Open and closed trials of botulinum toxin type A (Botox) in the treatment of disabling, chronic migraine and coexisting cervical dystonia suggest the therapy can offer significant relief. The following studies were presented at the 11th Congress of the International Headache Society.
A three-year, open-label trial of more than 200 patients with disabling, chronic migraine found that Botox significantly reduced the number of headache days and acute medications consumed, as well as associated disability. Ninan T. Mathew, MD, Director of the Houston Headache Clinic, reported results of Botox treatment on 208 patients (ages 16 to 77) who reported chronic intractable and disabling migraine attacks. Some of the patients had up to 10 Botox treatments, each consisting of about 32 injections in the scalp and neck.
The treatments’ effects lasted about 12.5 weeks, Dr. Mathew said. Three months after the initial injection, mean Migraine Disability Assessment (MIDAS) scores decreased from 83 to 27, and continued to decrease after the second and third treatments, at which point MIDAS scores stabilized in the range of 10.2 to 15.7. The mean number of headache days decreased from about 67 to 29 during three months of treatment.
Also, in 88 patients taking triptans, the mean number of tablets consumed decreased from about 16 per month before treatment to 4.2 tablets after treatment. Use of nonsteroidal anti-inflammatory drugs, isometheptene, or ergotamine also decreased significantly after Botox therapy, Dr. Mathew reported.
About 65% to 70% of patients respond to this treatment, according to Dr. Mathew. "We’re trying to identify why some patients respond and some don’t", he said. However, "long-term, continued benefit speaks against placebo effect," he noted -- although he allowed that large-scale, placebo-controlled trials in patients with chronic headaches are needed to confirm this. Such a trial is underway, with results not due for another year.
Two placebo-controlled studies suggested Botox can lessen pain in patients with cervical dystonia and provide effective prophylaxis against coexisting migraine and chronic tension-type headache. One study, presented by Mitchell Brin, MD, Associate Professor of Neurology at Mount Sinai School of Medicine in New York City and Allison Brashear, MD of Indiana University Medical Center in Indianapolis, was a double-blind, placebo-controlled, randomized study of Botox for management of pain in 170 patients with cervical dystonia.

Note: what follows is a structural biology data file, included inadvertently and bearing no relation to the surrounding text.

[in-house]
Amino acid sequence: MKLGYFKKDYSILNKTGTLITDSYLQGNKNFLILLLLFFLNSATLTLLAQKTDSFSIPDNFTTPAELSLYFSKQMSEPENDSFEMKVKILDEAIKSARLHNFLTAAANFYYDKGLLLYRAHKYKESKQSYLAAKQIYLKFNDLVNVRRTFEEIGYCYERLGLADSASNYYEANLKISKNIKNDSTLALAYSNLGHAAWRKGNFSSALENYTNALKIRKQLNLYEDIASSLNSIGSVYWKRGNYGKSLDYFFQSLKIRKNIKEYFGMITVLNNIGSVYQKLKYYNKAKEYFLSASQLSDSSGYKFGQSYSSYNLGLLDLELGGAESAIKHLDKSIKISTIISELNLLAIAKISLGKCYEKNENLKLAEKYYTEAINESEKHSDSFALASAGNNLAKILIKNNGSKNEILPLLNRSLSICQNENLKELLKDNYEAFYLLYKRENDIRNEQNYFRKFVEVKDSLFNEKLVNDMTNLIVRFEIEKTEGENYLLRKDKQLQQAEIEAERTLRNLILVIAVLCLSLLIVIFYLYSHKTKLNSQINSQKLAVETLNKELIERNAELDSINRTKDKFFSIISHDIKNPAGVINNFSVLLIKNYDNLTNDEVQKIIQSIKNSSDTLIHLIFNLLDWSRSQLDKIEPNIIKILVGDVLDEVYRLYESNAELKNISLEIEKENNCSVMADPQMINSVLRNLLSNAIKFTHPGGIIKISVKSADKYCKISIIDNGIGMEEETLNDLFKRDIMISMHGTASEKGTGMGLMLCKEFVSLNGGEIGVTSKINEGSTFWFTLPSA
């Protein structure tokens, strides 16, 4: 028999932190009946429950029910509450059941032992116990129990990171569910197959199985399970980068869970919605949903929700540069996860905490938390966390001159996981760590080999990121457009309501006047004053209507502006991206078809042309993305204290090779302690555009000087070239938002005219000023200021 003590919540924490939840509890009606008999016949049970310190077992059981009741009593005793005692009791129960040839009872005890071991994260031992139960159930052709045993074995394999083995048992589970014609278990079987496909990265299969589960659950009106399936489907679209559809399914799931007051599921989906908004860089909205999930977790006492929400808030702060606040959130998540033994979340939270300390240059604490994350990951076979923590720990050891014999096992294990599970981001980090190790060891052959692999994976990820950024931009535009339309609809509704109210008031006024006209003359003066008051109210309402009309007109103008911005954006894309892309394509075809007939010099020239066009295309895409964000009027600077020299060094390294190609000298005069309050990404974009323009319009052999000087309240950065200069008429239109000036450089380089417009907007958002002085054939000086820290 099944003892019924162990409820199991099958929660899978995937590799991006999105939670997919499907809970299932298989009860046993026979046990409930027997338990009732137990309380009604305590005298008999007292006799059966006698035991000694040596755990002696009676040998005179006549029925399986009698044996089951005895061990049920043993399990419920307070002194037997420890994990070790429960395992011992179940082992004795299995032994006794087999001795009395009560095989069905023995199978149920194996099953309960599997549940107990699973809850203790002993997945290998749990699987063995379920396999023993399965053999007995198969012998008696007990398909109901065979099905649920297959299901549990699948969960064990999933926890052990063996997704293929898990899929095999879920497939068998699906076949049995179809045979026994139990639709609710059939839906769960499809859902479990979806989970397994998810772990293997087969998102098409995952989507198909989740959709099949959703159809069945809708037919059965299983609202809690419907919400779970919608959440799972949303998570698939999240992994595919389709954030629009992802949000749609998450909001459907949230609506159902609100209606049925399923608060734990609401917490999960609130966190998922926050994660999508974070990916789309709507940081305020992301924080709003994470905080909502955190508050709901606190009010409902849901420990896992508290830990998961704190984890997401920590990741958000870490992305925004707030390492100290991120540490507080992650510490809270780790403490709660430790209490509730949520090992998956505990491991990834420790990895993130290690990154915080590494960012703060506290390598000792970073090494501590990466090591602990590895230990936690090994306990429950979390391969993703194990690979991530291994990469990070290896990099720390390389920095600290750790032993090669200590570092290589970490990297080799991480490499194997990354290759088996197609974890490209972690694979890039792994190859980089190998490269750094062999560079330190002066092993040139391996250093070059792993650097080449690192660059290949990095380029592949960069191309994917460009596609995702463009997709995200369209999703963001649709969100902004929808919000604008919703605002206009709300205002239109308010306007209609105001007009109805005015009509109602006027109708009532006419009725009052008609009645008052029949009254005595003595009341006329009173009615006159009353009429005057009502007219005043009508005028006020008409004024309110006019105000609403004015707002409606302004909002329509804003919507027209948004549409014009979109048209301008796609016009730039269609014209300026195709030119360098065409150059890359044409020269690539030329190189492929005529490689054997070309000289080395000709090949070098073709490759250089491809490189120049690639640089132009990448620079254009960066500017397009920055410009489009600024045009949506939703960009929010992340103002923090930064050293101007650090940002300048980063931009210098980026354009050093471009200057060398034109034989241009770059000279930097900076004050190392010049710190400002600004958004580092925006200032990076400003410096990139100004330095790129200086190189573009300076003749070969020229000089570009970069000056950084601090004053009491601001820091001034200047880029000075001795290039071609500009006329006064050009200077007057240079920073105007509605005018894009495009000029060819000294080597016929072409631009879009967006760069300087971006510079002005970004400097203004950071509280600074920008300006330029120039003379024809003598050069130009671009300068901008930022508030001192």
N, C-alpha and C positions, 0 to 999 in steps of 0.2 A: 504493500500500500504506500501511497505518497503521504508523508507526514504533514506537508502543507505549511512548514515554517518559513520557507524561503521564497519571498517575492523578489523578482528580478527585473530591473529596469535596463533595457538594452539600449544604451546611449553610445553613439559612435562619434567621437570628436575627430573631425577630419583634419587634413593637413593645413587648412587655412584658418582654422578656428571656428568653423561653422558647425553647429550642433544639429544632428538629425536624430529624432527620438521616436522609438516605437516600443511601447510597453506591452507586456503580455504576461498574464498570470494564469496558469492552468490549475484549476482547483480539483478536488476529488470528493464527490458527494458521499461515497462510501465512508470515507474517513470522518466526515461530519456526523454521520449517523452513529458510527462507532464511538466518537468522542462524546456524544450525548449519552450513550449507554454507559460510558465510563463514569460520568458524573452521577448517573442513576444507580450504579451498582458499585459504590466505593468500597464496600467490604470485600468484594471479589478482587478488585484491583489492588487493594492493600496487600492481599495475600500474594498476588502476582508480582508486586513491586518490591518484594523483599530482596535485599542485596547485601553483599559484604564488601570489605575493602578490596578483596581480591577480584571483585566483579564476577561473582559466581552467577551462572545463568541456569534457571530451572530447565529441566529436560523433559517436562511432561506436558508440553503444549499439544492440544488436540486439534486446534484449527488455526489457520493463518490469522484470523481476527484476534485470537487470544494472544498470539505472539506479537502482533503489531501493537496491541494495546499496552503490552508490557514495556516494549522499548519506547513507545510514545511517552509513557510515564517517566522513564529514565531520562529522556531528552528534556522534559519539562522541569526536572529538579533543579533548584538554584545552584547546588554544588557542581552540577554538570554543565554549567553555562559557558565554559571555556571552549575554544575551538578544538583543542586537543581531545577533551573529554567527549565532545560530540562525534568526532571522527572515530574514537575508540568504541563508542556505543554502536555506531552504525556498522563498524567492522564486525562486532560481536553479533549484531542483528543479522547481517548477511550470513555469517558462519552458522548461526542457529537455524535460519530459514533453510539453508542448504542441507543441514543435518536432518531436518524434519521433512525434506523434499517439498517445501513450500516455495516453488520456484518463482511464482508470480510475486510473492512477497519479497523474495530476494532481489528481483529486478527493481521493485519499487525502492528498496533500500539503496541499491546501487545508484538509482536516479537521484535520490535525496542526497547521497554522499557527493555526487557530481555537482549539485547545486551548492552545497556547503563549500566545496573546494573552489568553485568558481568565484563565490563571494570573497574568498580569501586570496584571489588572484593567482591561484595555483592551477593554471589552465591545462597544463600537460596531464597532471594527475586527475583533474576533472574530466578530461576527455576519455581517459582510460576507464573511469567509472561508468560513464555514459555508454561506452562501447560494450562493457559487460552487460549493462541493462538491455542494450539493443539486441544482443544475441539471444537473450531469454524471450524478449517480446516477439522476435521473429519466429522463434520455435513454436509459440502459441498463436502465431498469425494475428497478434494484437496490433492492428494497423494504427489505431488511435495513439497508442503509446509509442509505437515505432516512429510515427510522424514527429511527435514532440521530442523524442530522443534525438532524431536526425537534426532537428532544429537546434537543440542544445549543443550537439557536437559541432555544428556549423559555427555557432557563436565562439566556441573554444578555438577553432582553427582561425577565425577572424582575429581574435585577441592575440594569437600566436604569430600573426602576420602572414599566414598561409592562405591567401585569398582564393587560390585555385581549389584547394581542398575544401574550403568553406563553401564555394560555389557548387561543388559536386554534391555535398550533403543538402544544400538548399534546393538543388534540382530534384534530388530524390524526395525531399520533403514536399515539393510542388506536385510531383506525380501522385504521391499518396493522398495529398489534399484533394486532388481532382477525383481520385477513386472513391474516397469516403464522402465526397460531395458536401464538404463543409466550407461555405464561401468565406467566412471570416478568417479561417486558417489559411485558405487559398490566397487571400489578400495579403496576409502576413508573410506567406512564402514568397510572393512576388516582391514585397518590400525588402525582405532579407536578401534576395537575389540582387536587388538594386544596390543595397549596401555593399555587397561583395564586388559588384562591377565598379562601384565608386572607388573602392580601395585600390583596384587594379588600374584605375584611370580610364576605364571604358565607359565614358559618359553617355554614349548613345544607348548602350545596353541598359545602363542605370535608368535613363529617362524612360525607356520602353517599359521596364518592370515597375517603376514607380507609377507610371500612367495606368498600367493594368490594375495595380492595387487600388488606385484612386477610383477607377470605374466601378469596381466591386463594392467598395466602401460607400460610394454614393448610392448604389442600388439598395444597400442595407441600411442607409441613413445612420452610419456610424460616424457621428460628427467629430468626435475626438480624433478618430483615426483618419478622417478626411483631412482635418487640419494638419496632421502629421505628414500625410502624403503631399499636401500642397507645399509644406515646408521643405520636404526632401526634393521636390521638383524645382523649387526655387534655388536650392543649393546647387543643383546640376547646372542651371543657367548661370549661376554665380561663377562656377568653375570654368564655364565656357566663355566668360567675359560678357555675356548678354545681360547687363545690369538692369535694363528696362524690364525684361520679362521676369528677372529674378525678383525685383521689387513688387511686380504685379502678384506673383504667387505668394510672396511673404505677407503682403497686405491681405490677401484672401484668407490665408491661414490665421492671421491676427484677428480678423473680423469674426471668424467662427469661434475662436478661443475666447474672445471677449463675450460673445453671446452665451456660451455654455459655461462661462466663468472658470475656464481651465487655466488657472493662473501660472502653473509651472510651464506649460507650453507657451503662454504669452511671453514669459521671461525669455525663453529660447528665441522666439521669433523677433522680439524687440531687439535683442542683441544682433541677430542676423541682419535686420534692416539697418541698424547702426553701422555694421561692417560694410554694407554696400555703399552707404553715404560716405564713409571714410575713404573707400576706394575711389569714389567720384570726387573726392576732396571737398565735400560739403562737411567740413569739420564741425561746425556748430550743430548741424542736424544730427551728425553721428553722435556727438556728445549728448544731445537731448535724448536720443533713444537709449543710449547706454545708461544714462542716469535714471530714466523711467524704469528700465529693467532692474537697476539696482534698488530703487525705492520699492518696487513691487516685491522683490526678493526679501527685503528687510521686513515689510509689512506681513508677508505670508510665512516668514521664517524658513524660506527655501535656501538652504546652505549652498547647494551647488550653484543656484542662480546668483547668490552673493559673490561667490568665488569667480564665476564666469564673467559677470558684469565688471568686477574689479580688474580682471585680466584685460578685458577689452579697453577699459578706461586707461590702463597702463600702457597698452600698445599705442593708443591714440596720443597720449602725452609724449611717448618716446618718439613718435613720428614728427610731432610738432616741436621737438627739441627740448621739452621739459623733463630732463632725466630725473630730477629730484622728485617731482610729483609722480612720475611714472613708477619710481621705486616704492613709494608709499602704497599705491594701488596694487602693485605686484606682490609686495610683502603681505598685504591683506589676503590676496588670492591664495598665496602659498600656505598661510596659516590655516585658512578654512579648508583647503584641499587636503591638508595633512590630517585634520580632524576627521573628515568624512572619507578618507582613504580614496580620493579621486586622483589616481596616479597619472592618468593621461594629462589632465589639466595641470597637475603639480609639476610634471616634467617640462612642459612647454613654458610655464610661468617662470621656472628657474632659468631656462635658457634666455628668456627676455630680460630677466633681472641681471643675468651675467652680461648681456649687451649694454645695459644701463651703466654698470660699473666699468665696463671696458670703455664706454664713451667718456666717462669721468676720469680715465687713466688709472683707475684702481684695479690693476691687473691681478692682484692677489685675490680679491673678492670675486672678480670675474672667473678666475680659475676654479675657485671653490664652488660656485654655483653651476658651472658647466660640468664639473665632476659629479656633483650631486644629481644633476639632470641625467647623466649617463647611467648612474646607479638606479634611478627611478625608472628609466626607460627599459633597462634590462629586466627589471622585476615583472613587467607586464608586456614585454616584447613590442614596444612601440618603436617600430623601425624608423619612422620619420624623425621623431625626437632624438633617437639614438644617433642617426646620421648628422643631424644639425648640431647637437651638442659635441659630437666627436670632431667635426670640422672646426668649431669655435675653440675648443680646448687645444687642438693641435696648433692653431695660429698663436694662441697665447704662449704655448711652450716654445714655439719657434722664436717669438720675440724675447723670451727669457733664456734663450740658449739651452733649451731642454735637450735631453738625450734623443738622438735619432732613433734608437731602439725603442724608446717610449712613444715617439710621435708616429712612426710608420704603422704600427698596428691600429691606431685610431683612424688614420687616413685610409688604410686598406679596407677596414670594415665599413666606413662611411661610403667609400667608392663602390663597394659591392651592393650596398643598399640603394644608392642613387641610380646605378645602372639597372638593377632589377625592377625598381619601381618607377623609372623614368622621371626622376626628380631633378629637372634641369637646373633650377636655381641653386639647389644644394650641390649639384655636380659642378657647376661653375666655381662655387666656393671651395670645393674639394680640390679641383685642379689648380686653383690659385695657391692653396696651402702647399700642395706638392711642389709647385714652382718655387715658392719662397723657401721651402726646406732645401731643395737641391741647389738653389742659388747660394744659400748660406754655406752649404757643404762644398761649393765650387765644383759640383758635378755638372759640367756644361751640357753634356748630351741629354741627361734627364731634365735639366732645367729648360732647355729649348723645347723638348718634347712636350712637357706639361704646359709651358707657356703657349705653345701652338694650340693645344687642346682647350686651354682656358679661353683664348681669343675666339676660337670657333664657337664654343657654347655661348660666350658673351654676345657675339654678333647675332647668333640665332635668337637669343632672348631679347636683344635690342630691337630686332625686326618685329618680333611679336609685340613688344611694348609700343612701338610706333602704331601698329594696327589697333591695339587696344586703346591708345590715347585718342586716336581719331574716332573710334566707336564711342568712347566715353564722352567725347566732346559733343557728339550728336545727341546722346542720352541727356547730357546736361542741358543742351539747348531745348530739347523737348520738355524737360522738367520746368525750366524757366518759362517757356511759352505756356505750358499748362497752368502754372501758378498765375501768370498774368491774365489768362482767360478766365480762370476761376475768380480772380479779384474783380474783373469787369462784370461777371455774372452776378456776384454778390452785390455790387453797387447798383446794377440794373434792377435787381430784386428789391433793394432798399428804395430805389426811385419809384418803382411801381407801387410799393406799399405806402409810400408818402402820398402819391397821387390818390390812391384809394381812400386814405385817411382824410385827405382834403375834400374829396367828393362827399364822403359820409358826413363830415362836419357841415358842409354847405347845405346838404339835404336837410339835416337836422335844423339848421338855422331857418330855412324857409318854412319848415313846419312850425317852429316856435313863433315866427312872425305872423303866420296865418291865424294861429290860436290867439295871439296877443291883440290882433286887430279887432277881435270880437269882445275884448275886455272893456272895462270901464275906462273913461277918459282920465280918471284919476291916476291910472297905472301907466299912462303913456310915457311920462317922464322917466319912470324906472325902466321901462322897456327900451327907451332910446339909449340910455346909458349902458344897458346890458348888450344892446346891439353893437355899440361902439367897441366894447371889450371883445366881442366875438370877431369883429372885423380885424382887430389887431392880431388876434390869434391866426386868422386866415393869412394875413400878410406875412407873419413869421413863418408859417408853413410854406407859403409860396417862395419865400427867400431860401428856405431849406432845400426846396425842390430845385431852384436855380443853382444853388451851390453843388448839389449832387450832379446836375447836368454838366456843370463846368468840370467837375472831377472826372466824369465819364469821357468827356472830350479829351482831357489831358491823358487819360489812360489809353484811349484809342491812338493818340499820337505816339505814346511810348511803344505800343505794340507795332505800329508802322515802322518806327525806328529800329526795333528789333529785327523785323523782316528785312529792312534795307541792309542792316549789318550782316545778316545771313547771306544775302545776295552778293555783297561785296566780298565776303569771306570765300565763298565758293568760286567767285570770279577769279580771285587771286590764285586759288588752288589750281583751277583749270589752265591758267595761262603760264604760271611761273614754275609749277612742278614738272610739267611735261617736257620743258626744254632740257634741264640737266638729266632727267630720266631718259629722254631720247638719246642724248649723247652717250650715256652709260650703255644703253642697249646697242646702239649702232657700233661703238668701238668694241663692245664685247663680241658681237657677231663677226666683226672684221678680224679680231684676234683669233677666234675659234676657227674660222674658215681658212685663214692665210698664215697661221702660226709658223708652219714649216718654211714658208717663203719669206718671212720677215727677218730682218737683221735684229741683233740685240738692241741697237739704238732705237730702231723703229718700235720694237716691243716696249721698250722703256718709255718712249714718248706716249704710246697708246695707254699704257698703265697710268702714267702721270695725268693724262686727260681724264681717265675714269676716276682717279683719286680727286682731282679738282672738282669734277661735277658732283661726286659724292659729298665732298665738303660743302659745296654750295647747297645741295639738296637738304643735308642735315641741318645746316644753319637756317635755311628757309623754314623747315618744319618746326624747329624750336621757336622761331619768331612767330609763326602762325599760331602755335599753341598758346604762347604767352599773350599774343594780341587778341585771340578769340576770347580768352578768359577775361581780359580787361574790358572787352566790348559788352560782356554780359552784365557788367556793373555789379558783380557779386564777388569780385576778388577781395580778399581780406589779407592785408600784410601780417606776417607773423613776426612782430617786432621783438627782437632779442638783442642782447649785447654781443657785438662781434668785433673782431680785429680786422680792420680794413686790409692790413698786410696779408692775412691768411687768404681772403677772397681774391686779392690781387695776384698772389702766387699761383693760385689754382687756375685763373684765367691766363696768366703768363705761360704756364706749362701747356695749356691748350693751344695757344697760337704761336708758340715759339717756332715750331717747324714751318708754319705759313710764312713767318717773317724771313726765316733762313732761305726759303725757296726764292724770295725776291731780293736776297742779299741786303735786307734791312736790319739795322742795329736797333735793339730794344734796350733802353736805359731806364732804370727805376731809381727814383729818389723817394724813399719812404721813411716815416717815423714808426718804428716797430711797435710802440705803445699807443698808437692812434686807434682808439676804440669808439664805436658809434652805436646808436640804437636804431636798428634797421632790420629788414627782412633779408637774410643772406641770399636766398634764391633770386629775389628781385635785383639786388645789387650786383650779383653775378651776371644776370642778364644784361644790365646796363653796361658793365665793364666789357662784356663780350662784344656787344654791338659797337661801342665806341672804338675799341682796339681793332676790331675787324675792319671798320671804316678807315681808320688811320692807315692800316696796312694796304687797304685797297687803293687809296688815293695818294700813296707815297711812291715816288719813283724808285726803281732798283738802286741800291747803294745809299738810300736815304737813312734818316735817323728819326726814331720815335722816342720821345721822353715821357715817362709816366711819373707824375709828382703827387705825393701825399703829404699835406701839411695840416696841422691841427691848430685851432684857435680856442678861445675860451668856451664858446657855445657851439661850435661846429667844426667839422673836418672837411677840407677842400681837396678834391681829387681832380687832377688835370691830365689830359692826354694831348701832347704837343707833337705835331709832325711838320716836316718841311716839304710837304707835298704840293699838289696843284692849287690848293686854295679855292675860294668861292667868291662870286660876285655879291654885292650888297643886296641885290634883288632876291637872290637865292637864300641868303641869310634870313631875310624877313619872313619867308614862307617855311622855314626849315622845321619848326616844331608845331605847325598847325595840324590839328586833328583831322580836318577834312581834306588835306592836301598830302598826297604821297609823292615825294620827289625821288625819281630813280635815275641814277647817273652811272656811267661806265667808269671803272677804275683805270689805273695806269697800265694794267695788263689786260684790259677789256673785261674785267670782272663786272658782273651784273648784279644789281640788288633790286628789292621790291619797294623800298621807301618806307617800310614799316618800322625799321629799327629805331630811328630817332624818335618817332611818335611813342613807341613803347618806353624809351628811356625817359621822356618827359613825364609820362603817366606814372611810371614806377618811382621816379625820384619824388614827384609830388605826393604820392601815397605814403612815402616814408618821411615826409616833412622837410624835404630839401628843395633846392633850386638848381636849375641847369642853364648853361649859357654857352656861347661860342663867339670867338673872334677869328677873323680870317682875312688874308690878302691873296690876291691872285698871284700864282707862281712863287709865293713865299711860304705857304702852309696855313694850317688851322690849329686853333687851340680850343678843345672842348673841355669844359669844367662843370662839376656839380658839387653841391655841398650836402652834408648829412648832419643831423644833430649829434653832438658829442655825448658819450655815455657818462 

Results showed that after six weeks of treatment, 29.5% of patients receiving Botox achieved at least a one-grade decrease in pain, compared with 12.5% of placebo patients.
The second study, presented by Hartmut Gobel, MD, Director of the Clinical Pain Research Group and the Kiel Pain Clinic in Germany, included 40 patients with migraine and tension-type headache. The study found that the average number of days with migraine and tension-type headache decreased significantly in the Botox group compared with the placebo group.
In the first month after treatment, the investigators observed a 41.6% decrease in the number of migraine days, while for the placebo group, the number of migraine days increased by 5.6%. Botox reduced the number of tension-type headache days by 19.3% one month after treatment, compared to an increase of 2.4% with placebo, the investigators reported.
Botox injections are not just for relaxing muscles, according to Kei Roger Aoki, PhD, and Minglei Cui, both employees of Allergan Inc., Irvine, California, the manufacturer of Botox, who reported the results of animal experiments which found that "inhibition of nociceptive processing at the peripheral site and at the spinal cord level may underlie the mechanism of Botox effects in alleviating pain conditions."